Nobel prize-winning atomic physicist Wolfgang Pauli experienced a moral crisis over what he called the "dark side of science,"shortly after his 1932 prediction of the existence of the neutrino, a particle of cosmic importance to physics. Located at the Institute for Advanced Study in Princeton during the Manhattan Project—the initiative which drew scientific luminaries like Robert Oppenheimer to oversee the development of the atomic bomb—Pauli was curiously withdrawn, alienated by the military’s increasing influence over the pursuit of science.
Following the bombings of Hiroshima and Nagasaki, Pauli’s dreams illuminated his primary concern, what he termed the "psycho-physical problem," or the need for science to become morally accountable by considering "irrational phenomena." This dilemma led Pauli to the prominent depth psychologist C.G. Jung, whose own pioneering theory of synchronicity posited coincidence as a reliable supplement to rational thought. Over the next twenty years, the two great thinkers exchanged letters detailing their philosophical differences regarding the psycho-physical problem, Pauli’s dreams and the symbolic relation of psyche and matter at the archetypal level.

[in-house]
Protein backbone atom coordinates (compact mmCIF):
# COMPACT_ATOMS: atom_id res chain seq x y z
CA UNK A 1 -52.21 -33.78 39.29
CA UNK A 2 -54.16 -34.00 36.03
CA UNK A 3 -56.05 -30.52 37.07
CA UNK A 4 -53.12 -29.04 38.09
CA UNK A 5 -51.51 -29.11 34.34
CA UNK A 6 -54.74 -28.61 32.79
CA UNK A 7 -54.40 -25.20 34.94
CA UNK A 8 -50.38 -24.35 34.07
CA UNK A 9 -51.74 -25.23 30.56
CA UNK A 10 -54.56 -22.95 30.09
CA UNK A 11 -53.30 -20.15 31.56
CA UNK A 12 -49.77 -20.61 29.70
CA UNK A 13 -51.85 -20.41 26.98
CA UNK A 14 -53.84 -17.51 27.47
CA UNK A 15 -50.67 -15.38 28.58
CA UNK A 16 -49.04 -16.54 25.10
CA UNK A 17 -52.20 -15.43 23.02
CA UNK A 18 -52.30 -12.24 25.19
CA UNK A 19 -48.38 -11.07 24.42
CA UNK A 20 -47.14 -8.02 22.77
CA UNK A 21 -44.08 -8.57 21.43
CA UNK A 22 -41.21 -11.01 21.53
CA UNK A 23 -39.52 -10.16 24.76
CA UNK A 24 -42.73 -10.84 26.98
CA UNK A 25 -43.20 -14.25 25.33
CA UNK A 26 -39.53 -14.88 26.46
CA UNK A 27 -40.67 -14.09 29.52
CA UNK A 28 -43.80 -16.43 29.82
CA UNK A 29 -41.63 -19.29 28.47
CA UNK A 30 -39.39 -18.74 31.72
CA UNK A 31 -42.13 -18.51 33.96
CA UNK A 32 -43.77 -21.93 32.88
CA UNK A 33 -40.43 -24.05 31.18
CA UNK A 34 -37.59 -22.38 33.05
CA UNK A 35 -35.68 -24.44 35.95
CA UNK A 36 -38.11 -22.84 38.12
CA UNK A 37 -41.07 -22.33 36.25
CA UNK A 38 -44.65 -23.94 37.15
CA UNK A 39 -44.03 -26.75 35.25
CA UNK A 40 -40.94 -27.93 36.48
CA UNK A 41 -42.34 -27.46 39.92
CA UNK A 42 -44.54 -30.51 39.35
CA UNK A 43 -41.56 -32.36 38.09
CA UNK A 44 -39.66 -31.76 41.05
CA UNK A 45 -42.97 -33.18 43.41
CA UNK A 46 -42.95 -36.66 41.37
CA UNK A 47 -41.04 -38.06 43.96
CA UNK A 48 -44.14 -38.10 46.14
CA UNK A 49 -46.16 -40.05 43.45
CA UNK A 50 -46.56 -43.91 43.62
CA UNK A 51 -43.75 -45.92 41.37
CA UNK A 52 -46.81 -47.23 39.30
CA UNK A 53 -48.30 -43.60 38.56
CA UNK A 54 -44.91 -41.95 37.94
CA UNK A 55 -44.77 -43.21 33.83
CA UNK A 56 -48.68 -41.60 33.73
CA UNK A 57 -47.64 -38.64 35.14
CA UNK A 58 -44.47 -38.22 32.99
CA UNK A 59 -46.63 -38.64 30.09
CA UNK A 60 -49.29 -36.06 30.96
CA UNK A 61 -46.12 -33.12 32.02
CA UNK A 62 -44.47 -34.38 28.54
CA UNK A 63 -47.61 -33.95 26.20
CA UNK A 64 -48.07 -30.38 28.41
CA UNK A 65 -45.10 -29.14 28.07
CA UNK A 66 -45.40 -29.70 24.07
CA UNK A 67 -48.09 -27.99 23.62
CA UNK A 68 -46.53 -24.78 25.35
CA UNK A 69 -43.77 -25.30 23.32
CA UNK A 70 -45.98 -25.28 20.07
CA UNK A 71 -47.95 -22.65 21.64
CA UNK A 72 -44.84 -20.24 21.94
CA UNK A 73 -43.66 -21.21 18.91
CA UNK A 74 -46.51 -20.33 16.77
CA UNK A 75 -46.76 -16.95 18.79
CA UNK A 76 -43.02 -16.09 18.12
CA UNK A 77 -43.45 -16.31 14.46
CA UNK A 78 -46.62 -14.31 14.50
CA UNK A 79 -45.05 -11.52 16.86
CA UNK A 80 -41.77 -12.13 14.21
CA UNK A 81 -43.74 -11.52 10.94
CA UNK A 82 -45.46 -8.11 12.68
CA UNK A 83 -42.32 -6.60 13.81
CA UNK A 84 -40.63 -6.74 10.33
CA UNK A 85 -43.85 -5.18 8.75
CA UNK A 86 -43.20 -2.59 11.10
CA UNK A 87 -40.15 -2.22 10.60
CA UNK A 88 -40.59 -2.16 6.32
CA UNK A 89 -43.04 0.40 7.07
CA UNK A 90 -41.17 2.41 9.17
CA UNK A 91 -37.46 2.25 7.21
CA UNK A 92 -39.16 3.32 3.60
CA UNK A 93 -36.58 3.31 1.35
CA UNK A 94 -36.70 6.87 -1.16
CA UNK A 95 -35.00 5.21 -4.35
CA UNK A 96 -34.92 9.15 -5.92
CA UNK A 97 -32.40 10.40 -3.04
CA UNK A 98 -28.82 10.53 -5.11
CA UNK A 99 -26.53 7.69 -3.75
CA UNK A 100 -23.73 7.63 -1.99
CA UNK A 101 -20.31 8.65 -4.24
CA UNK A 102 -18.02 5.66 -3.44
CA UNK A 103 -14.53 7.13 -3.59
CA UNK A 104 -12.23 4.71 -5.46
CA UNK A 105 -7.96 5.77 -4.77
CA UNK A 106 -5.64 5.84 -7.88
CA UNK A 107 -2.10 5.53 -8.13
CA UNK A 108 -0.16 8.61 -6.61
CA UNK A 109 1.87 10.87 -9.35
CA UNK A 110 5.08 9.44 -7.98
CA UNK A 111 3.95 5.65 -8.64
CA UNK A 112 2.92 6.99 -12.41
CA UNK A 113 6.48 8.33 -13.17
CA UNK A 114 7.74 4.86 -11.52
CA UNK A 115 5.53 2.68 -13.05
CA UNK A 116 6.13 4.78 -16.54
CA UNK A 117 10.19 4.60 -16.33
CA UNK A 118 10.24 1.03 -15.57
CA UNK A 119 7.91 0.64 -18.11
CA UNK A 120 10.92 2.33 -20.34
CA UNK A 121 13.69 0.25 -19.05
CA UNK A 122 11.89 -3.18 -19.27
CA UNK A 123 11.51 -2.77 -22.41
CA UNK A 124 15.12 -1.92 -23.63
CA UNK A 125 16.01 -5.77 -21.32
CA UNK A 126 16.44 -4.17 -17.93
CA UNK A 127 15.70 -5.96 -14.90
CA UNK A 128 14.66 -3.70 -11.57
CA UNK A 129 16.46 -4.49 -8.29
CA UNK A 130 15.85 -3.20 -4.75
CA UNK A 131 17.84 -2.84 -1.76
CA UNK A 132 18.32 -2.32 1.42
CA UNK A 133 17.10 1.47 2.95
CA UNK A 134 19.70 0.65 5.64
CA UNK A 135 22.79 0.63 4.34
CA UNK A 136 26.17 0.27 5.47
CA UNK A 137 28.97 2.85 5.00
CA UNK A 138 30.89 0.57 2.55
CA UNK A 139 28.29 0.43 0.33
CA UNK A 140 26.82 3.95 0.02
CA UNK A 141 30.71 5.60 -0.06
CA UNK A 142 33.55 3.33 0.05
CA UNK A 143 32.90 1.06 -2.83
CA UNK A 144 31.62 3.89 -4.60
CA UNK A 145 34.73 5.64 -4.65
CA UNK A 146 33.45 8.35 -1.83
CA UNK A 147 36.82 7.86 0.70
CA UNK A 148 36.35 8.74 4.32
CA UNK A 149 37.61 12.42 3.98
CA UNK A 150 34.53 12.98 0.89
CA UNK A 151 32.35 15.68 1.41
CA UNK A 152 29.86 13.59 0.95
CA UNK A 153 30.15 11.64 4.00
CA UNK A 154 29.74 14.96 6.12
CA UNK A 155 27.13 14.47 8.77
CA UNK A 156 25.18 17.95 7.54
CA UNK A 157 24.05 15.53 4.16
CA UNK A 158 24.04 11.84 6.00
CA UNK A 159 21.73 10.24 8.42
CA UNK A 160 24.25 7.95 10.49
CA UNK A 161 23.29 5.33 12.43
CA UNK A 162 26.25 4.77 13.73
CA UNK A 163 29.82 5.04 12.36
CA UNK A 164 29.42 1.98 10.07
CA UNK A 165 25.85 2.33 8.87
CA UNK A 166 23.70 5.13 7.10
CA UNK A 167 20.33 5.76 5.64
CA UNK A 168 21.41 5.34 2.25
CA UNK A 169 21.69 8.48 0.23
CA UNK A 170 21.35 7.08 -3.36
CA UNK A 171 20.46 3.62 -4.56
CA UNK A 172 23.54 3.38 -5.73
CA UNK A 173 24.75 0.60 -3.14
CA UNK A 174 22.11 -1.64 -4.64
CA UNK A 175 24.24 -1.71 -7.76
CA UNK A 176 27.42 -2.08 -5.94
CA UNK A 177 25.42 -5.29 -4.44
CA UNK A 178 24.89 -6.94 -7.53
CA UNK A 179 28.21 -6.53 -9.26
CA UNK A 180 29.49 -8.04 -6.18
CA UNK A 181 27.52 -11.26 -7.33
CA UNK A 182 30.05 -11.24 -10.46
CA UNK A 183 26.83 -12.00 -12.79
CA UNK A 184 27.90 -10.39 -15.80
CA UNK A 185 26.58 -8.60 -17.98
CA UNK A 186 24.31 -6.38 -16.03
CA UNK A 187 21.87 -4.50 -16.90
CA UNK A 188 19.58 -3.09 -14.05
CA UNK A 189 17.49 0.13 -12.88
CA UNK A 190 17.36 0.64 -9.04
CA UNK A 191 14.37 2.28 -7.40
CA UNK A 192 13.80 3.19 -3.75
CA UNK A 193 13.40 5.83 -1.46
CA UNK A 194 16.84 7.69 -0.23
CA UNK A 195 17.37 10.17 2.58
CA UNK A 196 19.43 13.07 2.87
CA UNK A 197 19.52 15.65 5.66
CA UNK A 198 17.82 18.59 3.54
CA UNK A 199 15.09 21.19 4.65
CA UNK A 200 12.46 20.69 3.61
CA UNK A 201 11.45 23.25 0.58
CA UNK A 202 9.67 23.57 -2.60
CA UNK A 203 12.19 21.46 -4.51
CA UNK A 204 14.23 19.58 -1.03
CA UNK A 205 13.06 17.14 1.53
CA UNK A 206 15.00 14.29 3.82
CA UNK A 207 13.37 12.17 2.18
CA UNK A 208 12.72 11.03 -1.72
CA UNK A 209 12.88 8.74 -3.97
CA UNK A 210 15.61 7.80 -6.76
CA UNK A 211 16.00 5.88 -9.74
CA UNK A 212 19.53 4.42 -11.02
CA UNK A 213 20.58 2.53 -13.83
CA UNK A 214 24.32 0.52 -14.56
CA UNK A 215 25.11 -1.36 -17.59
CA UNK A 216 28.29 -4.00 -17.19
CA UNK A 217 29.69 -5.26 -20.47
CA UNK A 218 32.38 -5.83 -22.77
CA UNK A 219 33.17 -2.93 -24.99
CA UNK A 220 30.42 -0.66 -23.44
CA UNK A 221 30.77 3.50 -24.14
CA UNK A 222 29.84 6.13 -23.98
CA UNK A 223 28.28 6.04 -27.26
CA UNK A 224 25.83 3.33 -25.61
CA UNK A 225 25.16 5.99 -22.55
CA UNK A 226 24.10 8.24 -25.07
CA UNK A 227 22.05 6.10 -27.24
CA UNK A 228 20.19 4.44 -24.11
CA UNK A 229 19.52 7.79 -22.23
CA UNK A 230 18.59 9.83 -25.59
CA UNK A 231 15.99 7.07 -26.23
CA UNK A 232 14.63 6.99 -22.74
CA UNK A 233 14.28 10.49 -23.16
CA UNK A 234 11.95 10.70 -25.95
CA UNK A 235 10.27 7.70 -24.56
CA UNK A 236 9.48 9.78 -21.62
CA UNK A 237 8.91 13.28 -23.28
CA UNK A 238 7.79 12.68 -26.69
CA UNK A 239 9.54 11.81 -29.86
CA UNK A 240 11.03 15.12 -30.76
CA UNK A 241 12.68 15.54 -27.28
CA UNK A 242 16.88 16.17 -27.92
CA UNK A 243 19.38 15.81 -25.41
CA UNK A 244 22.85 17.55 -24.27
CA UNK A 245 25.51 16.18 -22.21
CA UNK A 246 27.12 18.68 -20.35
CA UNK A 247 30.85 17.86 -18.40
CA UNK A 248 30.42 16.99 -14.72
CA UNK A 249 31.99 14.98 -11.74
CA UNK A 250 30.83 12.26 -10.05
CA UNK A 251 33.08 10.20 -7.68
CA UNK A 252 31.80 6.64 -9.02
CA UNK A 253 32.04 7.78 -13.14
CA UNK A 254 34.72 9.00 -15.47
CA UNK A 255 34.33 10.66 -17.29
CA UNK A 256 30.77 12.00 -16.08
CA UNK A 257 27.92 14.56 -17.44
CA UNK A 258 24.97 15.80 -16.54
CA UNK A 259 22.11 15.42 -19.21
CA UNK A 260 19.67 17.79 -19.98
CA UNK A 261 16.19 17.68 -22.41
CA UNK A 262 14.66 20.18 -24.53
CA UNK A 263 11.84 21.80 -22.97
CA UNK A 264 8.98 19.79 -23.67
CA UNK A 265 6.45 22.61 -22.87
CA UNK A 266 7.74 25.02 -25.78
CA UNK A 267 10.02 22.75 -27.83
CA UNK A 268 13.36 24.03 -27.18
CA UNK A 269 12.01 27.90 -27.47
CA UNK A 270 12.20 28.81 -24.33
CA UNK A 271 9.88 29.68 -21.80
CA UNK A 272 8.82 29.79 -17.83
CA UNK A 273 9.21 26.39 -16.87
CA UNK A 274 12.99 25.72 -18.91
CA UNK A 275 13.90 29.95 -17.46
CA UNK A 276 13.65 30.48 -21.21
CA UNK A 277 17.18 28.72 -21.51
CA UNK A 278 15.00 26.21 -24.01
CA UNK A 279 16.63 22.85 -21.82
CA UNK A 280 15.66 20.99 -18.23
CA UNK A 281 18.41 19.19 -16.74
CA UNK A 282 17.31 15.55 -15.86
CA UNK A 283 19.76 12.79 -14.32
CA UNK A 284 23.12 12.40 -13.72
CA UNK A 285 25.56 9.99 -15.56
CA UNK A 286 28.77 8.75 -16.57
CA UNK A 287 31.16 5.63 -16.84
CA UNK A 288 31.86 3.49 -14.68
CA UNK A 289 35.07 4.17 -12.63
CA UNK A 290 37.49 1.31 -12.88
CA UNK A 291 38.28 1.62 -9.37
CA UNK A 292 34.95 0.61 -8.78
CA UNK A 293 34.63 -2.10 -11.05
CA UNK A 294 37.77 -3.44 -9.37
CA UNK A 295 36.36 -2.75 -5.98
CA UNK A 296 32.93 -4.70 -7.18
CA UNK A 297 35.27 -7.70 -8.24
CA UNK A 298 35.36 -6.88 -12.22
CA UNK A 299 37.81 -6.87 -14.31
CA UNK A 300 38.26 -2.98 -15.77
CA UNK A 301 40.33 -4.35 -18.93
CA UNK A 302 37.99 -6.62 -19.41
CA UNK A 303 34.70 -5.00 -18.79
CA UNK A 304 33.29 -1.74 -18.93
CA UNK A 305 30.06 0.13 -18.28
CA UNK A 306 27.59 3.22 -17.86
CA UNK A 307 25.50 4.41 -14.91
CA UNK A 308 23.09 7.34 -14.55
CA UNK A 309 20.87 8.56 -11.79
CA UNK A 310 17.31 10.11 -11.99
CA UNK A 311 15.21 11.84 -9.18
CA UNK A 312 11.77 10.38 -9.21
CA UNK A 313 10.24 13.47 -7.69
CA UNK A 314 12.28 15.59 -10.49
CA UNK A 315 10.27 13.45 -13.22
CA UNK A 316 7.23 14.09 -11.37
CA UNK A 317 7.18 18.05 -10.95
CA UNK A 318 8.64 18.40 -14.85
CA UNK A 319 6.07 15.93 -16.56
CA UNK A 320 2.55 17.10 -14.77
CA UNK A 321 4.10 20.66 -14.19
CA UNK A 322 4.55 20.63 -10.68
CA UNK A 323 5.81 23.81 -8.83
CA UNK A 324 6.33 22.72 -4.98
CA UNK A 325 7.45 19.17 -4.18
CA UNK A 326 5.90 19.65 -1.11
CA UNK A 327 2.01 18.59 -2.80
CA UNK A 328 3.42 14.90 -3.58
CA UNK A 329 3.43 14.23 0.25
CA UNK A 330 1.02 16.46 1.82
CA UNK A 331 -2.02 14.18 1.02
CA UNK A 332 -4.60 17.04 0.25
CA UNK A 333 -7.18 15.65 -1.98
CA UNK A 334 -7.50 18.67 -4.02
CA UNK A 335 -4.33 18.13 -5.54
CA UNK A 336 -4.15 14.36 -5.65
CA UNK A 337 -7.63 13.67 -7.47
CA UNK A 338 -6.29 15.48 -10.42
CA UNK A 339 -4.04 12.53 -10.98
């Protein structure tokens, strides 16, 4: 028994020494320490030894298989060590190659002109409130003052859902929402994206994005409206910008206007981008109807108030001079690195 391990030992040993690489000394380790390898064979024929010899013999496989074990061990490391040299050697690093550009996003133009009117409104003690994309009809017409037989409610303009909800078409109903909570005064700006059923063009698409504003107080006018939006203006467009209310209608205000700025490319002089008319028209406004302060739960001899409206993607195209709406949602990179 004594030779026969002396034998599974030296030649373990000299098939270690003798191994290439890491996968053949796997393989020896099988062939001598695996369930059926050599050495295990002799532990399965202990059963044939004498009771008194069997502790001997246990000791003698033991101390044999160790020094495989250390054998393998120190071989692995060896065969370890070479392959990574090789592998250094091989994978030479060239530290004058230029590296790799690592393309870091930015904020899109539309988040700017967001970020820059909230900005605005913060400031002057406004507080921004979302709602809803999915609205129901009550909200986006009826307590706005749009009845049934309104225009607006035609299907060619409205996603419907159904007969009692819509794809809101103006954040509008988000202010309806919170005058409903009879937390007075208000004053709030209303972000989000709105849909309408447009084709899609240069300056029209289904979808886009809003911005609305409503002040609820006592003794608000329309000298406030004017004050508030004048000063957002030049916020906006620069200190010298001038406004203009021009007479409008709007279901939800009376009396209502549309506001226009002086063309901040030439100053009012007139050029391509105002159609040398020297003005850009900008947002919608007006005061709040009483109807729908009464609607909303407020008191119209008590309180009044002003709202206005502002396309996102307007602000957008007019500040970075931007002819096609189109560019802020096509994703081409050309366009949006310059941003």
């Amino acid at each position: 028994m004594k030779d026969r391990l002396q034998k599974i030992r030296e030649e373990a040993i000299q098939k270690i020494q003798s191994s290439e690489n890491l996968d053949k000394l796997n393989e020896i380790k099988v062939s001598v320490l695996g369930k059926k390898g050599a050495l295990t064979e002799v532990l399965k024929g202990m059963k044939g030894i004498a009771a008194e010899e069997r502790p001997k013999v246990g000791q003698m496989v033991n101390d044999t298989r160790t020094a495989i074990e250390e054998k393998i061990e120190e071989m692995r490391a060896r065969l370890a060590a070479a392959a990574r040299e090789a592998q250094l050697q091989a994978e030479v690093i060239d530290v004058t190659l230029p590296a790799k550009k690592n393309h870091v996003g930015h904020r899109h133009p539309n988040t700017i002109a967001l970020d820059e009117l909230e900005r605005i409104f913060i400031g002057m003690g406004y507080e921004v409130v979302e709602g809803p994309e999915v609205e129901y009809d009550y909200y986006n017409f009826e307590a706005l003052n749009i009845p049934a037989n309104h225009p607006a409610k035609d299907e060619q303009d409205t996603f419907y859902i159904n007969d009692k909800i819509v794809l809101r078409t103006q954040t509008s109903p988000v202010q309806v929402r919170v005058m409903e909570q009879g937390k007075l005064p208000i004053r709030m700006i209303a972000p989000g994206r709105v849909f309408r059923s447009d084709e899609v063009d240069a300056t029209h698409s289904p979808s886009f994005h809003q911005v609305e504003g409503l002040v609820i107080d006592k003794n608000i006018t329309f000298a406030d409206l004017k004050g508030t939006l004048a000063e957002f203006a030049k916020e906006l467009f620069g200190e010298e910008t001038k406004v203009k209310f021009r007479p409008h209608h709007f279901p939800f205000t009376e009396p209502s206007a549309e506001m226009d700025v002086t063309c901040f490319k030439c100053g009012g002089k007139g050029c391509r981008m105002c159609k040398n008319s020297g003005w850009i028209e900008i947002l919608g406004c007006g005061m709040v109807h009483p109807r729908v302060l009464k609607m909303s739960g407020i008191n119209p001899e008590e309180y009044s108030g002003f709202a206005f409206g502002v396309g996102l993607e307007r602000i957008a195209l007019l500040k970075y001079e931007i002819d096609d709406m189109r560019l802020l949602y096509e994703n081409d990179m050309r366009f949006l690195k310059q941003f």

Author David Lindorff supplements the remarkable letters Pauli and Jung exchanged with his own insightful interpretation. By illustrating how Pauli’s dreams complemented and informed his groundbreaking ideas, Lindorff skillfully supports both Pauli and Jung’s perspectives of reality and suggests the dire importance of unifying the rational scientific approach of physics with the irrational influence of the unconscious.